Raymond Thompson, 71, brigadier general, writer

December 13, 1997|By Fred Rasmussen | Fred Rasmussen,SUN STAFF

Raymond Thompson, a Harford County novelist and retired brigadier general whose World War II experiences became the subject of several novels and a memoir, died Wednesday of complications from surgery at Fallston General Hospital. He was 71.

Born and raised in Thornwood, N.Y., he moved to Oregon, where he graduated from high school in Tigard in 1943. At 17, he was too young for the draft, so he joined the merchant marine.

He served three years as a seaman aboard Liberty ships in the Atlantic and Pacific.

He was a crewman aboard the ill-fated Liberty ship Leonidas Merritt, which entered San Pedro Bay in Leyte, Philippines, on Oct. 24, 1944, and remained under attack for 34 days by Japanese aircraft.

On Nov. 12, 1944, the Leonidas Merritt became the first merchant vessel struck by a kamikaze plane when it was hit by two. The crashes killed 55 of the 82 crewmen on board.

Despite regulations forbidding diaries, Mr. Thompson recorded the events on board the ship. His detailed account of the attack was published as "34 Days in Hell" in 1996.

Remembering the attack, he wrote, "Where the hell can you run to that's safe on a ship?"

The ship was rocked by a tremendous explosion as the first kamikaze crashed into the ship. The wounded and the dying littered the ship. One of his closest friends, Earve P. Higgins, was killed instantly.

Stepping into the passageway off the main deck, Mr. Thompson was horrified by what he found.

"There I witnessed a scene which I hope I shall never see again," he wrote.

At 5: 15 p.m., all "hell broke loose" when another suicide plane came in strafing and snagged a cargo boom, which caused the plane's 550-pound bomb to explode. The plane's engine plummeted through three steel bulkheads and fell into the ship's engine room.

"Our ship is an absolute mess with holes all over and parts of two planes spread all over fore and aft," he wrote.

On Nov. 28, 1944, the Leonidas Merritt left Leyte for Portland, Ore., arriving there Jan. 5, 1945.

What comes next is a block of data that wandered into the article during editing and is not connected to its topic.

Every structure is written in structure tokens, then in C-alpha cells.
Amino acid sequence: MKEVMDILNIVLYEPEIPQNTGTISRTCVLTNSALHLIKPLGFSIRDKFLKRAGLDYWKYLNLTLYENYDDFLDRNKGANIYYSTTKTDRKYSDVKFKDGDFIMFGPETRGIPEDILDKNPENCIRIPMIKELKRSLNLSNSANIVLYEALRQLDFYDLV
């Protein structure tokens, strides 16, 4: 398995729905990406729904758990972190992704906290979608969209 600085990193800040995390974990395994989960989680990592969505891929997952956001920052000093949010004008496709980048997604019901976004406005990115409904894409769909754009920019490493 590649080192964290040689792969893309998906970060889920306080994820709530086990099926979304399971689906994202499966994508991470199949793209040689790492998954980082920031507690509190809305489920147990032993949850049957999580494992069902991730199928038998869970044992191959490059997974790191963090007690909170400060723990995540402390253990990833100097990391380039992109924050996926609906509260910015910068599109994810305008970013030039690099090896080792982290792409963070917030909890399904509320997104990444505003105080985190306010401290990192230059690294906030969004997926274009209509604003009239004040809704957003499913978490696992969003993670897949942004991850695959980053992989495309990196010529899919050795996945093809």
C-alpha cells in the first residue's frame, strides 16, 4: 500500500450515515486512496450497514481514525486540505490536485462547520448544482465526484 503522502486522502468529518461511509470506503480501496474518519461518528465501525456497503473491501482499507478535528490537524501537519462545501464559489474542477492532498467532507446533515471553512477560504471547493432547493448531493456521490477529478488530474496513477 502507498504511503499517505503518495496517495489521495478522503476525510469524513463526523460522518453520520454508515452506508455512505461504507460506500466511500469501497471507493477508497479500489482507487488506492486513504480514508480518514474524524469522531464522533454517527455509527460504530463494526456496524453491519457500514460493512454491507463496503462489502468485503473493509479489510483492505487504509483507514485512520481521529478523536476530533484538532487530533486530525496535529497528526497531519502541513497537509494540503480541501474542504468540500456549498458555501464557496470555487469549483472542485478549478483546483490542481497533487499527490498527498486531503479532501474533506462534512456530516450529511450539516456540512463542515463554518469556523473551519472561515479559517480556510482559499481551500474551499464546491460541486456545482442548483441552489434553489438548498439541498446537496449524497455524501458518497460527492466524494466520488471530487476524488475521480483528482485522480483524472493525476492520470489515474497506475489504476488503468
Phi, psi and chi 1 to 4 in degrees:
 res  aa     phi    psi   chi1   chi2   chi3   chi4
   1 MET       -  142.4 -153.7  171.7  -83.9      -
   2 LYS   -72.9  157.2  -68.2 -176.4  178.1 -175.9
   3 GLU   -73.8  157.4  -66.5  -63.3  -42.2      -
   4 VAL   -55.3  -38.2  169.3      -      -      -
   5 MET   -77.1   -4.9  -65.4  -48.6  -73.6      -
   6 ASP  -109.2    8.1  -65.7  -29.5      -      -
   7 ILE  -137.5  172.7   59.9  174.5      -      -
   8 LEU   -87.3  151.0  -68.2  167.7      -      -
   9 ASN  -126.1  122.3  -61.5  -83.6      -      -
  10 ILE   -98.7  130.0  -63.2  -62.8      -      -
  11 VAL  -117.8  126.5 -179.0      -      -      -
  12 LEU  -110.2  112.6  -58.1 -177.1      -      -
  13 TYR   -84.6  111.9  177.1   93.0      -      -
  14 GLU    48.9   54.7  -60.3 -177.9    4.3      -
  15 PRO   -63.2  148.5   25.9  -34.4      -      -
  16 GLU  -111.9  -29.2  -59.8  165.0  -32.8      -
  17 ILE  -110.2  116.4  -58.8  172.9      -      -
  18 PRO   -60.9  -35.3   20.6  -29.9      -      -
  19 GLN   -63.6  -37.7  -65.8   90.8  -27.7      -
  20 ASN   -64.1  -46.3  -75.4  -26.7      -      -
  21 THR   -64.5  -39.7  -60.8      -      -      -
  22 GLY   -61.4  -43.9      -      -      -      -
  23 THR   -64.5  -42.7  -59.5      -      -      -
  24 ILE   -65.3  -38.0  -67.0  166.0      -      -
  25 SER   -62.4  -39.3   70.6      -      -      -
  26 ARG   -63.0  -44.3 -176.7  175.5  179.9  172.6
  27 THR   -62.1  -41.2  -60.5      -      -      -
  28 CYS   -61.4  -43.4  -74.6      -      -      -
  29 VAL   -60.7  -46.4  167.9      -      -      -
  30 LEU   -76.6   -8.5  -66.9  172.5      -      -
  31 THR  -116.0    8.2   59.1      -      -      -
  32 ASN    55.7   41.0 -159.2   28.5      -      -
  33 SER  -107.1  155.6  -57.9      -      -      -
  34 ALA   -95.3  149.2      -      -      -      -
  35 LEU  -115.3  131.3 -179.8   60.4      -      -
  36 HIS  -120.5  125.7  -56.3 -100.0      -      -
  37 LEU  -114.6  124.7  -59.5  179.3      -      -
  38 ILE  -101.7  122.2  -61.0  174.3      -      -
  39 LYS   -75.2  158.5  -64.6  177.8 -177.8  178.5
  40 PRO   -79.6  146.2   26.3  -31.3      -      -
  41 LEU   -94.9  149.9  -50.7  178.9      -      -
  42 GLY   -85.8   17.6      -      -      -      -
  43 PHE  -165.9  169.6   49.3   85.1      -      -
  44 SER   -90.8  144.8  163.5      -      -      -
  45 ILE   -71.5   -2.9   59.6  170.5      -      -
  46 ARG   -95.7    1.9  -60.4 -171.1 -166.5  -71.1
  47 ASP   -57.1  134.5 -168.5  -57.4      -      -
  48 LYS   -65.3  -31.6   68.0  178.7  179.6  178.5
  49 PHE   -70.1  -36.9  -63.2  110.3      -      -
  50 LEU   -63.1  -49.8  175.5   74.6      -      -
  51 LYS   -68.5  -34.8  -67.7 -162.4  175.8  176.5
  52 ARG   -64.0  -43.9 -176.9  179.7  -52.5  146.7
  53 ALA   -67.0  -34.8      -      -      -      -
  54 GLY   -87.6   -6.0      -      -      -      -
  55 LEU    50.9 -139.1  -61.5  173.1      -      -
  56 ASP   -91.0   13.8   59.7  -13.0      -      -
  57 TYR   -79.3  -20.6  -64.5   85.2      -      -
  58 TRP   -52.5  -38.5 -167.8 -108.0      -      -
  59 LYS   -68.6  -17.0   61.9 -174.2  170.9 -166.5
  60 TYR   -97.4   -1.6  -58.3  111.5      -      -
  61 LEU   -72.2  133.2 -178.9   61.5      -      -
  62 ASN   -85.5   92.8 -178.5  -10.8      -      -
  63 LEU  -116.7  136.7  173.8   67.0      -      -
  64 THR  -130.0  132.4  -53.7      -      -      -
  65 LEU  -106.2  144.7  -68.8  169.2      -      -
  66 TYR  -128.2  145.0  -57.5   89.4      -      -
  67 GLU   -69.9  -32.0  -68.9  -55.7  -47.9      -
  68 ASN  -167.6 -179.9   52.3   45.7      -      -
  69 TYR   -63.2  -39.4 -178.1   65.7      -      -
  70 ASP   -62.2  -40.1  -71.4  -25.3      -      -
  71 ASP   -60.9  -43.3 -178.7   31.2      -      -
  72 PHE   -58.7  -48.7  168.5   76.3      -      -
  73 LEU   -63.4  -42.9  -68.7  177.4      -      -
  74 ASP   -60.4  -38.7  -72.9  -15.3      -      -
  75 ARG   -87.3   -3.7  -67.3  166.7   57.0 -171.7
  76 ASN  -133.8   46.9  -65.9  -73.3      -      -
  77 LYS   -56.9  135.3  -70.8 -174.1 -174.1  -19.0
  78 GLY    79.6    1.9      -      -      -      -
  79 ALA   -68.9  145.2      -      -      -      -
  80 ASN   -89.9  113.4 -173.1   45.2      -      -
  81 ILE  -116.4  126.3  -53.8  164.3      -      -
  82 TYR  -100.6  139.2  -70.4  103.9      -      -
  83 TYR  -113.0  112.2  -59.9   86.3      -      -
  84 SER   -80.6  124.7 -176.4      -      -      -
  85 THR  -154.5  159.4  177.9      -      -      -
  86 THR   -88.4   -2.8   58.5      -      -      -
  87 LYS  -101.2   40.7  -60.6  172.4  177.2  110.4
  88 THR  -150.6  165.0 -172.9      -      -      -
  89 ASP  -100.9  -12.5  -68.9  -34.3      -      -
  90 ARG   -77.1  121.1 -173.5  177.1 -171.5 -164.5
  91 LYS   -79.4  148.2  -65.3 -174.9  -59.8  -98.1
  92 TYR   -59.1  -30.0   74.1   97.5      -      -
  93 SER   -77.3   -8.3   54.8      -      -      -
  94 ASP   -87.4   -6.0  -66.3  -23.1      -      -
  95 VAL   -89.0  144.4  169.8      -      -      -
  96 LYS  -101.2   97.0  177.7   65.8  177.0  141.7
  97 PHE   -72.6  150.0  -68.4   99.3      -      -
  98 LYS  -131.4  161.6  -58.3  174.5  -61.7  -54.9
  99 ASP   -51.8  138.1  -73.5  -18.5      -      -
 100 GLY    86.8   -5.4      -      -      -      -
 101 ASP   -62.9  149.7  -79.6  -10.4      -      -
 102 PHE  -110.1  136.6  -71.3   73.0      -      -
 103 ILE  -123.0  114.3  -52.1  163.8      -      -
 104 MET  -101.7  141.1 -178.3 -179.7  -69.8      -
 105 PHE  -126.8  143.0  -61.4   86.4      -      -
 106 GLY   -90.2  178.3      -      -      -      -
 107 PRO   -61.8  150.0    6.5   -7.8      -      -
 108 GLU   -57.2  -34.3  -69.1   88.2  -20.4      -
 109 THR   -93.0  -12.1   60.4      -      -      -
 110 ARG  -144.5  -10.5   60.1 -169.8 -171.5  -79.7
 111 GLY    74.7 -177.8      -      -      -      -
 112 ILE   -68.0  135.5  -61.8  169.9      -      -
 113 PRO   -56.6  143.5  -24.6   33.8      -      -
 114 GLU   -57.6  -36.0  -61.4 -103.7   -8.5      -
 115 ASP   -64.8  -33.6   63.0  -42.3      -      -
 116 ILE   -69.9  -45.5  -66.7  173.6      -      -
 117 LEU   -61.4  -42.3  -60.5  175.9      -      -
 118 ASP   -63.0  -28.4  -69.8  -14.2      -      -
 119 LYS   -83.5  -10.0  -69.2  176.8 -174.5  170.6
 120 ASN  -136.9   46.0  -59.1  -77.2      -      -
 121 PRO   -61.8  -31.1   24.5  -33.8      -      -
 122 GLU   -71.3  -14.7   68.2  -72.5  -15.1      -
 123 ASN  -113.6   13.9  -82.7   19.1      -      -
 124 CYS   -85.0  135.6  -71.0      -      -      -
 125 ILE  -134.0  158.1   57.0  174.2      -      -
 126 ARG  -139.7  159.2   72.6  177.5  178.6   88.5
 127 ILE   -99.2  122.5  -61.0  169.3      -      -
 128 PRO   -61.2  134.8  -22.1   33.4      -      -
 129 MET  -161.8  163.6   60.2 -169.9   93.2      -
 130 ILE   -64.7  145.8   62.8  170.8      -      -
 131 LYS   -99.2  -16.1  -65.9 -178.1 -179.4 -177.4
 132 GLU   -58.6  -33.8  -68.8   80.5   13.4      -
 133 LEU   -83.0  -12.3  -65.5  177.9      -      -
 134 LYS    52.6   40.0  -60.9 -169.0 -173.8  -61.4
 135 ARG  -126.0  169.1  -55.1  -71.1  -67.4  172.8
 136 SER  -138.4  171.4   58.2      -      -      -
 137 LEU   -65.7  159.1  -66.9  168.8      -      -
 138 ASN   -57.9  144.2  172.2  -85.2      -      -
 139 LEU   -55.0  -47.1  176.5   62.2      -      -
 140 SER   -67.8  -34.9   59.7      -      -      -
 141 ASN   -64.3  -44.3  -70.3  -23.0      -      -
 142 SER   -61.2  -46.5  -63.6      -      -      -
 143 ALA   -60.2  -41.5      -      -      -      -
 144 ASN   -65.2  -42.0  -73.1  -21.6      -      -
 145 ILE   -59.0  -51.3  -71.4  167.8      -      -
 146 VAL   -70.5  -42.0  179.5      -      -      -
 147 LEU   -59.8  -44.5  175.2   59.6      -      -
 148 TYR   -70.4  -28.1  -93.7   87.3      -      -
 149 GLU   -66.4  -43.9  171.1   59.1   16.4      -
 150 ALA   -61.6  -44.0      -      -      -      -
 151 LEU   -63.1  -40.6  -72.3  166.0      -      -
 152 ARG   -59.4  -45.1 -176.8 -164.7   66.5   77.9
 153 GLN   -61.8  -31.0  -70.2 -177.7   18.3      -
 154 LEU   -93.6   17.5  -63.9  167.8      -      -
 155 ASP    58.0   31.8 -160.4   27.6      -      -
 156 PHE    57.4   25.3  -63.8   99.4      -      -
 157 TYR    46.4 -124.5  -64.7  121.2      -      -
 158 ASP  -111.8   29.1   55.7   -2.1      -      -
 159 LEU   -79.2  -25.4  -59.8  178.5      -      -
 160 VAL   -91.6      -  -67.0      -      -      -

In 1996, after a five-year search, he found 11 surviving shipmates.

He flew them to Baltimore for a reunion on board the Liberty ship John W. Brown.

During the reunion, he presented the ship with a piece of a Japanese plane he had picked up after the attack and had saved for 52 years.

Capt. Brian H. Hope, chairman of Project Liberty, which is overseeing the preservation of the John W. Brown, said, "He contributed thousands and thousands of dollars for the preservation of the John Brown and was one of our major financial supporters."

He described Mr. Thompson as a "man of intense feelings who was courageous and a hard worker."

Despite losing two legs to diabetes in recent years, Mr. Thompson refused to alter his lifestyle.

"He kept plugging away and was held in great awe and respect by his shipmates on the John W. Brown," Captain Hope said.

Mr. Thompson's successful 1993 novel, "The Watery Hell," was about the men of the merchant marine and Navy Armed Guard, whom he called the "unsung heroes of World War II."

After the war, he was managing editor of an Ohio newspaper briefly before joining the staff of The Evening Sun in 1947. He was a reporter and author of a weekly column, "Zoo's Who," until he left the newspaper in 1956.

In 1950, he enlisted in the Air Force, and remained in the Air Force Reserve until 1983, when he retired with the rank of brigadier general.

In 1958, he founded an advertising and public relations firm, Ray Thompson & Associates, and was a general partner in the agency at the time of his death.

Also in 1958, he was named executive director of the Maryland Veterinary Medical Association and was later named to the same position with the Pennsylvania Veterinary Medical Association. He wrote three histories of the veterinary profession, "After 1883," "The Feisty Veterinarians of New Jersey" and "The Good Doctors."

In 1966, he was a co-founder of the Baltimore Zoological Society, today the Maryland Zoological Society, whose first project was to raise money to build a fence around the zoo to protect the animals from vandals. He also was the producer for 10 years of "This Is Your Zoo," with zoo director Arthur R. Watson.

Services will be held at 10: 30 a.m. today Schimunek Funeral Home, Route 24, Bel Air.

He is survived by his wife of 24 years, the former Nancy Brigerman; three daughters, Mona-Rae Thompson of Reisterstown, Rhonda Wirth of Clark, Colo., and Letitia Thompson of Baltimore; a brother, William A. Thompson of Greeley, Colo.; a sister, Barbara Tarr of Kissimmee, Fla.; a stepson, Charles H. Thomas III of Bel Air; and eight grandchildren.

Pub Date: 12/13/97

Baltimore Sun Articles
Please note the green-lined linked article text has been applied commercially without any involvement from our newsroom editors, reporters or any other editorial staff.